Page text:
Will people actually get vaccinated against Covid-19? The city where I live, Paris, currently a pit of grey misery, hopes to start vaccinating the over-65s and other vulnerable groups in January. That is, if people will accept the vaccine. Scarily, 43-50 per cent of the French say in recent polls that they will probably or certainly refuse it. Many believe Big Pharma is in league with Emmanuel Macron to profit from a dangerous vaccine.
France was the most vaccine-sceptical of 140 countries surveyed by the Wellcome Trust in 2018. But “vaccine hesitancy” has been growing across the developed world. The proportion of self-avowed Covid-19 vaccine refuseniks in the US is similar to France. (People in poorer countries, who have often seen loved ones die of infectious disease, tend to wish for more access to vaccines.)
Antivax talk is worrying. However, it is only talk. Social media has made this the wordiest era in history. Sharing conspiracy theories online is excitingly subversive, making people feel they have taken the “red pill” and seen the truth. More telling, though, is their behaviour. In real life, when things get serious, almost everyone chooses vaccination. “If Covid-19 vaccines are found to be efficacious and safe and widely available, my guess is that a very large proportion of people will ultimately take them,” says Vish Viswanath of Harvard’s School of Public Health.
Even French behaviour is reassuring. Vaccination rates here have been rising: 98.6 per cent of babies born in early 2018 received the “hexavalent” vaccine that protects against six illnesses, including hepatitis B and tetanus. True, it’s compulsory, but parents still have to bring in their kids. Even in the US, where parents can more easily refuse vaccinations, only about 7 per cent or fewer adamantly oppose them, depending on the vaccine, says Viswanath. He adds: “This small group gets a disproportionate share of attention.”
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There is slippage in some countries: Britons’ take-up of the MMR vaccine for children has fallen for five years running. But most people only refuse vaccines when refusal feels low-cost. Paradoxically, the measles vaccine worked so well that parents grew blasé about the disease. And since almost all other children get vaccinated, unvaccinated kids can usually freeride on herd immunity, except in places such as Hackney in London where antivaxxers cluster and epidemics erupt. Even then, there were no reported deaths from measles in Britain (and only one in western Europe) between July 2019 and June 2020.
Most American adults don’t get the flu jab but, again, refusal is low-cost: the jab is only about 50 per cent effective, and flu is very rarely lethal. Similarly, many Republicans felt that refusing masks was low-risk, because health authorities said wearing one mostly protected other people, and we all tend to take medical advice more seriously when it seems to concern our own safety. Meanwhile Donald Trump, the Republicans’ spiritual leader, denied that masks protected at all.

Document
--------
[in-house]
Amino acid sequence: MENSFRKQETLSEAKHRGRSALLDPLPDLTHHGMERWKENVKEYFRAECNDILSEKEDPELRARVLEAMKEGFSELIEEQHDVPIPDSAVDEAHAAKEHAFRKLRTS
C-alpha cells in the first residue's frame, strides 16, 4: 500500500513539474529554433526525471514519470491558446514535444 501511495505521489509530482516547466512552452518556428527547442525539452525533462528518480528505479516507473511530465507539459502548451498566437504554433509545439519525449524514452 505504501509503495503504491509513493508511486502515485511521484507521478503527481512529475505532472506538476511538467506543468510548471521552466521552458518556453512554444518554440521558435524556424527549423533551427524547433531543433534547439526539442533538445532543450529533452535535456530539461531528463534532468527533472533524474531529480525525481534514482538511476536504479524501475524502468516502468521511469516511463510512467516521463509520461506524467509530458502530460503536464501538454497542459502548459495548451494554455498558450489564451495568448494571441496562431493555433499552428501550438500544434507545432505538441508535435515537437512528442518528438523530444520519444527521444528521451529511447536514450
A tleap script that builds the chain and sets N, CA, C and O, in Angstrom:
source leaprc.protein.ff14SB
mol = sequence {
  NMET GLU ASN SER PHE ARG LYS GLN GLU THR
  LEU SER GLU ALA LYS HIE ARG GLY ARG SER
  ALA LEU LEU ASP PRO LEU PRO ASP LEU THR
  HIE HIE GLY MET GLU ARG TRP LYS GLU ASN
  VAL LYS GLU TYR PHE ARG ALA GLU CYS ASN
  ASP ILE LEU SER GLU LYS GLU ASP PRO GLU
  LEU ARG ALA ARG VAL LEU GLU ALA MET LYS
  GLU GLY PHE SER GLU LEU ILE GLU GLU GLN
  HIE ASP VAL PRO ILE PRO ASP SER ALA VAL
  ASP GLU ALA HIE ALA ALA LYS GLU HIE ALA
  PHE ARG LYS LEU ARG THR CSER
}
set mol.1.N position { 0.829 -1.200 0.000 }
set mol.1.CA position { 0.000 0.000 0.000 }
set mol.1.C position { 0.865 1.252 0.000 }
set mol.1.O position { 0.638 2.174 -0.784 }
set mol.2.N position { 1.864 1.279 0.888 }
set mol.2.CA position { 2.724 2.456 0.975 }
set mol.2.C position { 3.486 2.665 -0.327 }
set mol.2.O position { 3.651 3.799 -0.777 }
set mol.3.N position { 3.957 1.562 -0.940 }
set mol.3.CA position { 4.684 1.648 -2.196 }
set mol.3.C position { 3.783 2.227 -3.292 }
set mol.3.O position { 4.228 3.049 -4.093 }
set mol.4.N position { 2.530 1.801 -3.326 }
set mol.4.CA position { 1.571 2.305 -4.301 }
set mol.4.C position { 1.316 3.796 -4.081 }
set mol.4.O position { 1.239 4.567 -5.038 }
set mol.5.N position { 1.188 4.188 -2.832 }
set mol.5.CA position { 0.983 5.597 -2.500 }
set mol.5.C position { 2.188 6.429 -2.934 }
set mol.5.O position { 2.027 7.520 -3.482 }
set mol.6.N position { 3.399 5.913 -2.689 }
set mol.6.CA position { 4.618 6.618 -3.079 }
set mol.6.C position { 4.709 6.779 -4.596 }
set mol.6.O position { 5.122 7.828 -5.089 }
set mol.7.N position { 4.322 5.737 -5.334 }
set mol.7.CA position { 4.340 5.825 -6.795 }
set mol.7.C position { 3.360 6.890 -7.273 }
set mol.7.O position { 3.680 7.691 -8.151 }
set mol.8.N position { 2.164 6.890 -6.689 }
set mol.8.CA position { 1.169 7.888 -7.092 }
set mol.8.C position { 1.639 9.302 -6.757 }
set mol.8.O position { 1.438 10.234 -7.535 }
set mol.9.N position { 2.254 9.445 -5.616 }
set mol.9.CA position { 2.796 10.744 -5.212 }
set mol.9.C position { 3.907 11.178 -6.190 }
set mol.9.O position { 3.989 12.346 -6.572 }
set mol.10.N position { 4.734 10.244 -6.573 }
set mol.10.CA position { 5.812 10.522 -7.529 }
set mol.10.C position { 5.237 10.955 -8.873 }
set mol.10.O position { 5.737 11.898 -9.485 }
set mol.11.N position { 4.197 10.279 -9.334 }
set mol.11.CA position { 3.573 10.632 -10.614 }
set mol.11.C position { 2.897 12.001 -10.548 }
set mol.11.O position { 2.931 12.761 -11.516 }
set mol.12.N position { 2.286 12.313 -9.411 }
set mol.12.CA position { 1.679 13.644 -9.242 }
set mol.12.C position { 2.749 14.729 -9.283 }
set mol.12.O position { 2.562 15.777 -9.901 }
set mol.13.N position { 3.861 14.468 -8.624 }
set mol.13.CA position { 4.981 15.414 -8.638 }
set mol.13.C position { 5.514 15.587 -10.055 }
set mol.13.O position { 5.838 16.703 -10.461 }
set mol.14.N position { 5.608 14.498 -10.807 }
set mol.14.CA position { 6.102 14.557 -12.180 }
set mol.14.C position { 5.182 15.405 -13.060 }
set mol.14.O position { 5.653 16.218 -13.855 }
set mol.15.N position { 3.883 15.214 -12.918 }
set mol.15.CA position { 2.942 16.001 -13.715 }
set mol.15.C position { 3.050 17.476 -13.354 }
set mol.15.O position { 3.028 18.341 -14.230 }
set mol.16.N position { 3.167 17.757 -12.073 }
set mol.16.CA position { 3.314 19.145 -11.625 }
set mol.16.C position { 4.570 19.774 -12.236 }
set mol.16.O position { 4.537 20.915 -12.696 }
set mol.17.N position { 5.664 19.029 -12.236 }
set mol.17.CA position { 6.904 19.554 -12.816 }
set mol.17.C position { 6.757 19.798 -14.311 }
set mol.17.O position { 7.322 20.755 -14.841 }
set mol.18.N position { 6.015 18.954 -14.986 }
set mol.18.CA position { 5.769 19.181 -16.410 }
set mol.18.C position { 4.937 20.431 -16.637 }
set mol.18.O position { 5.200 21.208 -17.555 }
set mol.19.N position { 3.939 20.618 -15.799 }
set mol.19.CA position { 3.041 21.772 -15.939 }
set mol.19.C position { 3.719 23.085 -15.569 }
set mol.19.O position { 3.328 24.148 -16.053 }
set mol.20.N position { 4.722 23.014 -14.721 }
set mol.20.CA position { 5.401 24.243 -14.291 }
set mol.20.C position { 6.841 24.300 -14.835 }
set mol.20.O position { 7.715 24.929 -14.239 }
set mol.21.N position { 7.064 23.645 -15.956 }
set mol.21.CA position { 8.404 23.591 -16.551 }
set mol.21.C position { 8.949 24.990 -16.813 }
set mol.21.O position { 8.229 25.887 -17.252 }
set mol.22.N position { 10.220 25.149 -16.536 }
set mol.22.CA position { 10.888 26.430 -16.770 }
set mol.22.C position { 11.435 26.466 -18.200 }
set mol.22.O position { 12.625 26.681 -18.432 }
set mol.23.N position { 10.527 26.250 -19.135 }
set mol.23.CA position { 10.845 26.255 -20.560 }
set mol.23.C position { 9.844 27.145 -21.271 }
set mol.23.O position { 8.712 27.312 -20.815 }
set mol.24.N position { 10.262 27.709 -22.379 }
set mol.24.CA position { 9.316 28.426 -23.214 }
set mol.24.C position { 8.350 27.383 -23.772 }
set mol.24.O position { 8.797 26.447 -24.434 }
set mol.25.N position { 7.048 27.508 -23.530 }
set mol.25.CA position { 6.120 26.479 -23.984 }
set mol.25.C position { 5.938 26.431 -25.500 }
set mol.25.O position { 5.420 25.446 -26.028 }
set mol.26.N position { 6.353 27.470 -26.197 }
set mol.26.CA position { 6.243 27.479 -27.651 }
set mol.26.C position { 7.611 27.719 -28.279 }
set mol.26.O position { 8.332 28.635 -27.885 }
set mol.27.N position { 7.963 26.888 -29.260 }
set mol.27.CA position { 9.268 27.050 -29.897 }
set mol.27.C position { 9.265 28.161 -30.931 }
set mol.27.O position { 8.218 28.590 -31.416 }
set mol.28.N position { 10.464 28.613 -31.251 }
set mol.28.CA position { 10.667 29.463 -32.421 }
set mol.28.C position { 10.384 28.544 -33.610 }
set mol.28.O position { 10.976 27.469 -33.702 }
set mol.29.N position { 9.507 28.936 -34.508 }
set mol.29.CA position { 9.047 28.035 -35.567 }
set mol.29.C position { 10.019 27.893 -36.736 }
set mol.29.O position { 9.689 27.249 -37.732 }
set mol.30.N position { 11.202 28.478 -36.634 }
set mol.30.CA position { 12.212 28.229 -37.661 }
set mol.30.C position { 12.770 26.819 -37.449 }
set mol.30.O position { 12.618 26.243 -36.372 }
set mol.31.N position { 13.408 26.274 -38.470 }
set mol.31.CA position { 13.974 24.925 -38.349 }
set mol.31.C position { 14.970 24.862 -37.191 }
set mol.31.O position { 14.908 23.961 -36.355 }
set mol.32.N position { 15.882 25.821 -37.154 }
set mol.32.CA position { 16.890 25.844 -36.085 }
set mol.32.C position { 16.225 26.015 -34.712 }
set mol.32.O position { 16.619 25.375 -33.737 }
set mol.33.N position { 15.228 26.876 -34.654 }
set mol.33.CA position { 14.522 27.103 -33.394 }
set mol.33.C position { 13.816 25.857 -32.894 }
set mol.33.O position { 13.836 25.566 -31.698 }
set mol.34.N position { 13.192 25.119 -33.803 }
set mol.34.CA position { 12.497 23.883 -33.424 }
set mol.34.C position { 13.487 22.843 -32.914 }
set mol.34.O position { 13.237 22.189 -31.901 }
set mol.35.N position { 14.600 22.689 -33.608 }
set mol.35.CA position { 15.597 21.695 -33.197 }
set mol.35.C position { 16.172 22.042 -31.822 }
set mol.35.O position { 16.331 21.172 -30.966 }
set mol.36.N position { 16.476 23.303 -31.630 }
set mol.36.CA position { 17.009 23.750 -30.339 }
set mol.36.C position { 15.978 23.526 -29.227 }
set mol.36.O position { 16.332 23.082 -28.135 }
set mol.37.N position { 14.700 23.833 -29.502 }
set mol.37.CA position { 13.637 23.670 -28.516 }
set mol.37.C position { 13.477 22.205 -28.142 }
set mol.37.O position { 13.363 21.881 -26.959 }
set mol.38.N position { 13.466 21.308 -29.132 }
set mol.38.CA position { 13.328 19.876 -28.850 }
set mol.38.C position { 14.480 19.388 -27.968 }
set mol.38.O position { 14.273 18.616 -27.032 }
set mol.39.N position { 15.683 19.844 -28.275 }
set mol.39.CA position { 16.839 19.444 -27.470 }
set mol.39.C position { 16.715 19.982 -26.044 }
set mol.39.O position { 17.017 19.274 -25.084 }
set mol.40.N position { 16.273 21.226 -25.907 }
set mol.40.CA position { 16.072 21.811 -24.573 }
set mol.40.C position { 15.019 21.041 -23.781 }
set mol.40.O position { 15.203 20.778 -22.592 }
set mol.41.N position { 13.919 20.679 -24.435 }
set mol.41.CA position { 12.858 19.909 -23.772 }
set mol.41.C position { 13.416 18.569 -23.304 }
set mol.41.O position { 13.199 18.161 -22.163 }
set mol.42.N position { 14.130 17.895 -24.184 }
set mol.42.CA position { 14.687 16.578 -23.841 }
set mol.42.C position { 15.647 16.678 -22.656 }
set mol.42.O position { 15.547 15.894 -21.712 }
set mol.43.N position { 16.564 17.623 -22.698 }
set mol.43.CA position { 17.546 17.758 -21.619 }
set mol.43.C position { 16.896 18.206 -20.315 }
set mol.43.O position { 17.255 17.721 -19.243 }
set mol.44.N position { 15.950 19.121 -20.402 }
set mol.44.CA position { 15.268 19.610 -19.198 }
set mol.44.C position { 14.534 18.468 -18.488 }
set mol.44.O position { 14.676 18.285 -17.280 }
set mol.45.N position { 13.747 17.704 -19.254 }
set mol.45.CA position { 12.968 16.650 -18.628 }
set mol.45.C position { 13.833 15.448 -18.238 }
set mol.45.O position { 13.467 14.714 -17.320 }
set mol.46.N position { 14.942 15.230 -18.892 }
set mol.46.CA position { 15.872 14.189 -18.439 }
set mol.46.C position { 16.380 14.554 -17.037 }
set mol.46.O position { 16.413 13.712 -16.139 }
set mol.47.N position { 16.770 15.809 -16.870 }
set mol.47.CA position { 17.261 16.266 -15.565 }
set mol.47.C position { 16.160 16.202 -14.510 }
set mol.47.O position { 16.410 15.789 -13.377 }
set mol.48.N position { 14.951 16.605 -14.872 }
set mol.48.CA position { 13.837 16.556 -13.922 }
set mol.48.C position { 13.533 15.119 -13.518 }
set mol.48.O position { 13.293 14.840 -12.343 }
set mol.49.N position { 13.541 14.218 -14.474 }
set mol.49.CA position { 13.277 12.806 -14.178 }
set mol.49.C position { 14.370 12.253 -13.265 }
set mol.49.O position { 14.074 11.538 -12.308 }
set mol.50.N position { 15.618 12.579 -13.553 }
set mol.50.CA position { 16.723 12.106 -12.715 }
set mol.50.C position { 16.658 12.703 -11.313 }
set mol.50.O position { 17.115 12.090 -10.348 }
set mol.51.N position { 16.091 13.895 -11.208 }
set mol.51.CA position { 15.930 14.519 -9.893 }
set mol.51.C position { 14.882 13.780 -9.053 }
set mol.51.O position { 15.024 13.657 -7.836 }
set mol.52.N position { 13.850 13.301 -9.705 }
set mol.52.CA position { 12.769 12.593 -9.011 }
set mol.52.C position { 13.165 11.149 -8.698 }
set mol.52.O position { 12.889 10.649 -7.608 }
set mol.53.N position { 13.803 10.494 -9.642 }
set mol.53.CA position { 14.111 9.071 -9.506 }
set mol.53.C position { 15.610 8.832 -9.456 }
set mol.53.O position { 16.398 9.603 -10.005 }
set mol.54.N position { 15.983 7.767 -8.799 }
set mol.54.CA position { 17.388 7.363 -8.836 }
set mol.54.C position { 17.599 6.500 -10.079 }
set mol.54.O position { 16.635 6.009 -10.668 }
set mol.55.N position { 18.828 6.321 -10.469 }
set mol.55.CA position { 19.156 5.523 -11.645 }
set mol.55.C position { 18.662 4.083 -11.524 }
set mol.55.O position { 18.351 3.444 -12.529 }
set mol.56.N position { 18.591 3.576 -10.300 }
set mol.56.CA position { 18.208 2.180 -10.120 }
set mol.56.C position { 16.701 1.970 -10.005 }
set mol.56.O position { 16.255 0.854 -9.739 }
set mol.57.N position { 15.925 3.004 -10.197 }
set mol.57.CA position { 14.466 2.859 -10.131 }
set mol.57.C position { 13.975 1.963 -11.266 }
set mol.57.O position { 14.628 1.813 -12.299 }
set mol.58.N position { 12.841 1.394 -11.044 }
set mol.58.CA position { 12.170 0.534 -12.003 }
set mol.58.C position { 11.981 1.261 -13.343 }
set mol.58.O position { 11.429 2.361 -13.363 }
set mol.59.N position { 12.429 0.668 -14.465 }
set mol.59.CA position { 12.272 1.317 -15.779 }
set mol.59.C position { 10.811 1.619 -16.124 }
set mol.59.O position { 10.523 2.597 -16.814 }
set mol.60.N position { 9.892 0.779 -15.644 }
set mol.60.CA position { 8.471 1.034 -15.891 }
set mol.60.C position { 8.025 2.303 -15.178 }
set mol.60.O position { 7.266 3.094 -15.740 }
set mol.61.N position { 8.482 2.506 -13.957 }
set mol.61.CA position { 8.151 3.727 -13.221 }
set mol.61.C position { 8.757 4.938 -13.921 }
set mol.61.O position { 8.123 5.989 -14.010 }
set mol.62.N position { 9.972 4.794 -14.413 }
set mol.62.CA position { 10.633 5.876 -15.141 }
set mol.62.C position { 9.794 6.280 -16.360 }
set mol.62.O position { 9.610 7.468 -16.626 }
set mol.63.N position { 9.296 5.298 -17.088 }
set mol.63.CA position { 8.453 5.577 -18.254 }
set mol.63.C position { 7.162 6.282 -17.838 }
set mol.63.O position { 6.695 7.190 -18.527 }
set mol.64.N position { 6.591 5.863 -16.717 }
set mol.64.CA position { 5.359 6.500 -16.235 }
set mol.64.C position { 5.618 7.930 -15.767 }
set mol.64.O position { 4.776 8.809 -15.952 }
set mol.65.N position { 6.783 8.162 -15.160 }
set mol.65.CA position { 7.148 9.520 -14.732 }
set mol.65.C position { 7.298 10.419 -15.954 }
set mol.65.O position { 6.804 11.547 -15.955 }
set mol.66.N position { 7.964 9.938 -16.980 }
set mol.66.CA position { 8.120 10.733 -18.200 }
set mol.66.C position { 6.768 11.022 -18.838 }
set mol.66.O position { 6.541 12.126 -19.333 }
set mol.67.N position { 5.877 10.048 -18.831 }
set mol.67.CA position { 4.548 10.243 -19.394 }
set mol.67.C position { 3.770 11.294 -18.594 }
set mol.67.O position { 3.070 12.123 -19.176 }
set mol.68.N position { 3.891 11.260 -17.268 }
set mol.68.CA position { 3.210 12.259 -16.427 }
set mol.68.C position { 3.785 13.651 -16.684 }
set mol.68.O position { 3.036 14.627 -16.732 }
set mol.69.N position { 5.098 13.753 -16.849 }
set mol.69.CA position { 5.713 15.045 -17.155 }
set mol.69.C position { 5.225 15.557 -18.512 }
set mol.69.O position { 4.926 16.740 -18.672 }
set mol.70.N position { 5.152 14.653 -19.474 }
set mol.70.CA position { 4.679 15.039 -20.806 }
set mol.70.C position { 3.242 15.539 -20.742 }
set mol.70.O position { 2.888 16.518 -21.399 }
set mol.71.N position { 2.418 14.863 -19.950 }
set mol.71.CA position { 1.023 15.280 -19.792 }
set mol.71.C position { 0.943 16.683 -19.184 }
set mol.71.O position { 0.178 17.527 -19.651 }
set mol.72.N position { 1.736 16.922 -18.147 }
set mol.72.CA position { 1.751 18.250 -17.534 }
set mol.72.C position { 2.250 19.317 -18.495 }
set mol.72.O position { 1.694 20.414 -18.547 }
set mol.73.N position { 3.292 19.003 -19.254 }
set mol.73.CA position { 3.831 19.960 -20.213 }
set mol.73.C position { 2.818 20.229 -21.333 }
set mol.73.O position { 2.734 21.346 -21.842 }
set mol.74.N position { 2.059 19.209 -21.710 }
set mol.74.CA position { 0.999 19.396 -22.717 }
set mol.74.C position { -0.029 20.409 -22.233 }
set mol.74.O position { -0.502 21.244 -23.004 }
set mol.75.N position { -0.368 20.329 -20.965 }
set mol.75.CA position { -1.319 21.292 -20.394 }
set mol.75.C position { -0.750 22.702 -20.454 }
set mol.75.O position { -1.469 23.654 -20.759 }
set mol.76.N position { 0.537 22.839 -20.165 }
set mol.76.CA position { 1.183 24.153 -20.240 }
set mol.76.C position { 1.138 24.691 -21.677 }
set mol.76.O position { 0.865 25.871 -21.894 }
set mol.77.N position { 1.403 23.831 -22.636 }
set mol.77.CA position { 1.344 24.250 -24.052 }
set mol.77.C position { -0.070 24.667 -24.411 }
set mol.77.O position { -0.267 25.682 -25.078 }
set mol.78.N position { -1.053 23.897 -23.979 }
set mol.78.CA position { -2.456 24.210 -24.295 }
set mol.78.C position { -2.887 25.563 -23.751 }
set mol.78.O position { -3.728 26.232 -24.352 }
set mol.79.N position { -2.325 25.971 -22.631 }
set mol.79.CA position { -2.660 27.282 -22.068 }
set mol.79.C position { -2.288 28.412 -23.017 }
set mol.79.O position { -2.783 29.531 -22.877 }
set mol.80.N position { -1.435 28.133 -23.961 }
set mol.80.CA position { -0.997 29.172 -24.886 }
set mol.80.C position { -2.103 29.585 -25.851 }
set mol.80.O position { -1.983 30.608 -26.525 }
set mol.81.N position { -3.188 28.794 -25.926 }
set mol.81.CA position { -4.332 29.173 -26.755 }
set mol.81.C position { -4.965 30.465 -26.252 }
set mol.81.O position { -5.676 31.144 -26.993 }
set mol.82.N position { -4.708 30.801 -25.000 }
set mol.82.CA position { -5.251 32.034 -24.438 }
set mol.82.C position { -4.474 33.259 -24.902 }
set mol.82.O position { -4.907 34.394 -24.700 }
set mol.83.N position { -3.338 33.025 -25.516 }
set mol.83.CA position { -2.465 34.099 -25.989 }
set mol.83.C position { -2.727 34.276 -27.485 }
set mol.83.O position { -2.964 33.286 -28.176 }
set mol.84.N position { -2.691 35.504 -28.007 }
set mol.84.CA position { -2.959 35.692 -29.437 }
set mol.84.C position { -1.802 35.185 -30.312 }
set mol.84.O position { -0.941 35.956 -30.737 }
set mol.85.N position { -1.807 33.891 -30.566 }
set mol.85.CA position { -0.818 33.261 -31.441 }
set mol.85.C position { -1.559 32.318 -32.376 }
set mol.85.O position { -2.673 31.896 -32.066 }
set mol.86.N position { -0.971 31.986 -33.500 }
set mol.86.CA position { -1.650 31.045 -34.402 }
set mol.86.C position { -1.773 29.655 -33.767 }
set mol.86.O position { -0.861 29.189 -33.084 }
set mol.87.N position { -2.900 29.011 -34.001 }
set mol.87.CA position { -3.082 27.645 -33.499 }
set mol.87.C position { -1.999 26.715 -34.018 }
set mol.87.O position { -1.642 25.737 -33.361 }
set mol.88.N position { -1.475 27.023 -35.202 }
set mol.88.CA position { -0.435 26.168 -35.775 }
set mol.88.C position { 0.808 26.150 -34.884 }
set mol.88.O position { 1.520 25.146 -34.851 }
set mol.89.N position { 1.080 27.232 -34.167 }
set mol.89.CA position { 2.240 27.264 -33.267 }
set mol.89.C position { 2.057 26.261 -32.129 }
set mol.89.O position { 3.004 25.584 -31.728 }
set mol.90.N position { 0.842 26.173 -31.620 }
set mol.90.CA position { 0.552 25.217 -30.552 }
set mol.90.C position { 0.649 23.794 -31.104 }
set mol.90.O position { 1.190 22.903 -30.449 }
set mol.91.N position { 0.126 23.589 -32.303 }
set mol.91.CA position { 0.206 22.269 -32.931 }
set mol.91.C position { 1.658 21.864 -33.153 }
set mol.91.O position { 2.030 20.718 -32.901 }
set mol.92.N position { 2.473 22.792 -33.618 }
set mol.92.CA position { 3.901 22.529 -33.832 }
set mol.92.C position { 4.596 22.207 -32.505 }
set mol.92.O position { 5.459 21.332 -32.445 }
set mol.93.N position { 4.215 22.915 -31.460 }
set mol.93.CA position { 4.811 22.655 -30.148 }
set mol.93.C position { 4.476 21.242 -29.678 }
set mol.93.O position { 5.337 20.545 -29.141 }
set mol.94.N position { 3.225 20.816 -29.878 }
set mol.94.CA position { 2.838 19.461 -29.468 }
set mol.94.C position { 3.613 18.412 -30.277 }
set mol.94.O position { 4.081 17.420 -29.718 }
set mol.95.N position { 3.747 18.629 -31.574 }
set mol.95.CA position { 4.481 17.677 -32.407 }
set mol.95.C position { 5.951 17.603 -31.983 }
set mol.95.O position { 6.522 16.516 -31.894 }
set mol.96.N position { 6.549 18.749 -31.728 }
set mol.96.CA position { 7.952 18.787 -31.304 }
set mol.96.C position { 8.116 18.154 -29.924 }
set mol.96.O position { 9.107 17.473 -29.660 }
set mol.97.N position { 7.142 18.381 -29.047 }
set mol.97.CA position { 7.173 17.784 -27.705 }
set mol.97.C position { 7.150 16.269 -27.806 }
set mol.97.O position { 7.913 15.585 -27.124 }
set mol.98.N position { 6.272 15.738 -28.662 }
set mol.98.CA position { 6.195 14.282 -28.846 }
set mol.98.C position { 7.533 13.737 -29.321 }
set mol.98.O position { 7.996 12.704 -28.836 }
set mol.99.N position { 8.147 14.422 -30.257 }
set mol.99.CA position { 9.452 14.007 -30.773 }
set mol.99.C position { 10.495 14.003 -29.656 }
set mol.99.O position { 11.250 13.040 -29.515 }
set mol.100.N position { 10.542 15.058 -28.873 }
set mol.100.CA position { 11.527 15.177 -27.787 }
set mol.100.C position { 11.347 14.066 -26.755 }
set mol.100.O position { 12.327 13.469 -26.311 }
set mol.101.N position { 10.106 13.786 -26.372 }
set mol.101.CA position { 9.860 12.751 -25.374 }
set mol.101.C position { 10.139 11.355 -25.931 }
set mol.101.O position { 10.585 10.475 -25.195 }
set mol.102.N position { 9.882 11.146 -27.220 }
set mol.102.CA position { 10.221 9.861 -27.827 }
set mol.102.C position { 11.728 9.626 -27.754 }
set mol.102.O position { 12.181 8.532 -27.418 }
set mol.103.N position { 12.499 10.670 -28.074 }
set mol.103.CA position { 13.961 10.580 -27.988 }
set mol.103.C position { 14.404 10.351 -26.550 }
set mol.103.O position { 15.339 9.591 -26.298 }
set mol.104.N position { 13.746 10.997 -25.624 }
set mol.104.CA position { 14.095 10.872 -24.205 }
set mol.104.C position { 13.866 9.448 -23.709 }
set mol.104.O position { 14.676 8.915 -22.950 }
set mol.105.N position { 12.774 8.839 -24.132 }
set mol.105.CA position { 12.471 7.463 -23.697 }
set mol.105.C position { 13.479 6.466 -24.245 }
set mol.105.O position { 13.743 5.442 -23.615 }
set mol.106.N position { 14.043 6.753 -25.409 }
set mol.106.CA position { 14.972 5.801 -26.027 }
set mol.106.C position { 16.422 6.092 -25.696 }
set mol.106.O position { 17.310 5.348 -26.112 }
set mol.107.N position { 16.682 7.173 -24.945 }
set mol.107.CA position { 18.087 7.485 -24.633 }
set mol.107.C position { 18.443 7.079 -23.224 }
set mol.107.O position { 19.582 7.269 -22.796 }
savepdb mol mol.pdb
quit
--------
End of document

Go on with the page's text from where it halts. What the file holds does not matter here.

A Covid-19 vaccine will pose a much stiffer test of antivax resolve. This is the deadliest infectious disease in the west in decades. The vaccine probably won’t be mandatory — few governments today would dare try that — but getting it will set you free. In coming months, you may have to show proof of vaccination when entering a workplace, plane, university, church, hospital, theatre, stadium and possibly even a restaurant. However sceptical you claim to feel on social media, the jab might ease your worries about killing grandpa (or yourself).
And you’d be injected not by a grinning president Macron or the boss of Big Pharma but by a nurse, doctor or possibly a pharmacist. Health professionals tend to rank as the most trusted people in society, notes Heidi Larson of the London School of Hygiene & Tropical Medicine, who leads the Vaccine Confidence Project.
Some people understandably will want to wait and see whether a vaccine approved at such speed is safe. But the elderly will be vaccinated first and studies show they are the least hesitant cohort. Once vaccinations start without adverse effects, momentum will build, predicts Larson.
A small minority will refuse the vaccine. But coronavirus is less infectious than measles, so vaccinating just 50 to 70 per cent of the population could be enough to create herd immunity.
Moreover, in the past decade, health researchers have begun thinking harder about how to persuade the vaccine-hesitant. Larson recommends telling people that their vaccination will protect others. Viswanath says authorities must be ready to communicate about incidents that could feed conspiracy theories, such as somebody coincidentally having a heart attack the day after getting vaccinated. Trump will probably spread antivax propaganda, but his megaphone has shrunk.
In short, the antivaxxers’ bark is worse than their bite. There’s a broader truth here: our society sounds wilder than it is. There were threats of violence before the US election, but none materialised despite Trump’s accusations of vote-rigging. There is plenty of anti-lockdown talk, but the vast majority of people follow most rules even in conspiratorial, low-trust countries such as France and Italy. People rant against “science”, but get treatment for cancer. Often, conspiracy theories are mere performance.
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